> > than as plural adjectives in this context.
        > >
        > I don't know this either and I guess it's not very common to count like
        > this. My guess would be that numbers agree with noun.
        > E.g. waurd ain, waurd twa, waurd thrija ktl.


        I think here, Gothic would probably use ordinal numbers (fruma, anþar,
        þridja, ?*fidworþa - first, second, third, fourth). This is the
        practice used for the names of Paul's epistles:

        Du Teimauþaiau ·a· dustodeiþ.
        Du Teimauþaiau frumei dustodeiþ.
        "The First [Letter] to Timothy begins." (I Timothy begins.)

        Du Kaurinþaium anþara dustodeiþ.
        "The Second Letter to the Corinthians begins." (II Corinthians begins.)

        Du Kaurinþium ·a· ustauh. Du Kaurinþium frume[i] melida ist us
        Filippai, swe qeþun sumai; iþ mais þugkeiþ bi silbins apaustaulaus
        insahtai melida wisan us Asiai.
        "The 1st [Letter] to the Corinthians ends. The First [Letter] to the
        Corinthians is written from Philipae, according to some; but it seems
        rather according to the apostle's own statement to have been written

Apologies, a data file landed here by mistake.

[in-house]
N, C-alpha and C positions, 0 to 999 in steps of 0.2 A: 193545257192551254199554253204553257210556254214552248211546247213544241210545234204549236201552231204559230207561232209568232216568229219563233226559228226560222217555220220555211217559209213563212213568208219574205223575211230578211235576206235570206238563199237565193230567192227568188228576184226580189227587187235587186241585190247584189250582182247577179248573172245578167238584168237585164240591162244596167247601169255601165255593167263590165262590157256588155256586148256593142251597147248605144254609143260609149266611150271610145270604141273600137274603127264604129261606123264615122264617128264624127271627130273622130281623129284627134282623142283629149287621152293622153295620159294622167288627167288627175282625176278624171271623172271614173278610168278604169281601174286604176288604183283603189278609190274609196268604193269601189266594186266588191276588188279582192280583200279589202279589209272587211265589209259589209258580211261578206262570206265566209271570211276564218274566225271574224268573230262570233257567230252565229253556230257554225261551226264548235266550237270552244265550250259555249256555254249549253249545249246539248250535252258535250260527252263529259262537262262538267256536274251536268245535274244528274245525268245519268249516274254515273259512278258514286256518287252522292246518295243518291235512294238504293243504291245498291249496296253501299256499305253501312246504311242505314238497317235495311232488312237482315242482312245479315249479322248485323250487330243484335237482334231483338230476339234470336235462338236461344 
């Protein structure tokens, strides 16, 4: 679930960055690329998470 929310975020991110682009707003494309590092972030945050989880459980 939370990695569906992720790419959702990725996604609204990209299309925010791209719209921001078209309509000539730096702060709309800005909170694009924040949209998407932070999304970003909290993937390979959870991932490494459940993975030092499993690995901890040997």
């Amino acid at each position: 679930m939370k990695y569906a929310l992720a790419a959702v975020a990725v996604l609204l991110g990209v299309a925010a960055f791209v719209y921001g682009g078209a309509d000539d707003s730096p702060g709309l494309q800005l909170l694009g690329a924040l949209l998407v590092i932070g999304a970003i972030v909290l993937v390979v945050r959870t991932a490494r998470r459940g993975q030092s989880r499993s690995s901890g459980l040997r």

from Asia."
      • Fredrik
        ... anþar, ... begins.) ... seems ... So how it is said is in reallity: first object, second object, third object etc. and not object one, object two, object
        Message 3 of 8 , Jun 5, 2008
          > I think here, Gothic would probably use ordinal numbers (fruma,
          anþar,
          > þridja, ?*fidworþa - first, second, third, fourth). This is the
          > practice used for the names of Paul's epistles:
          >
          > Du Teimauþaiau ·a· dustodeiþ.
          > Du Teimauþaiau frumei dustodeiþ.
          > "The First [Letter] to Timothy begins." (I Timothy begins.)
          >
          > Du Kaurinþaium anþara dustodeiþ.
          > "The Second Letter to the Corinthians begins." (II Corinthians
          begins.)
          >
          > Du Kaurinþium ·a· ustauh. Du Kaurinþium frume[i] melida ist us
          > Filippai, swe qeþun sumai; iþ mais þugkeiþ bi silbins apaustaulaus
          > insahtai melida wisan us Asiai.
          > "The 1st [Letter] to the Corinthians ends. The First [Letter] to the
          > Corinthians is written from Philipae, according to some; but it
          seems
          > rather according to the apostle's own statement to have been written
          > from Asia."
          >
          So how it is said is in reallity: first object, second object, third
          object etc. and not object one, object two, object three etc, right?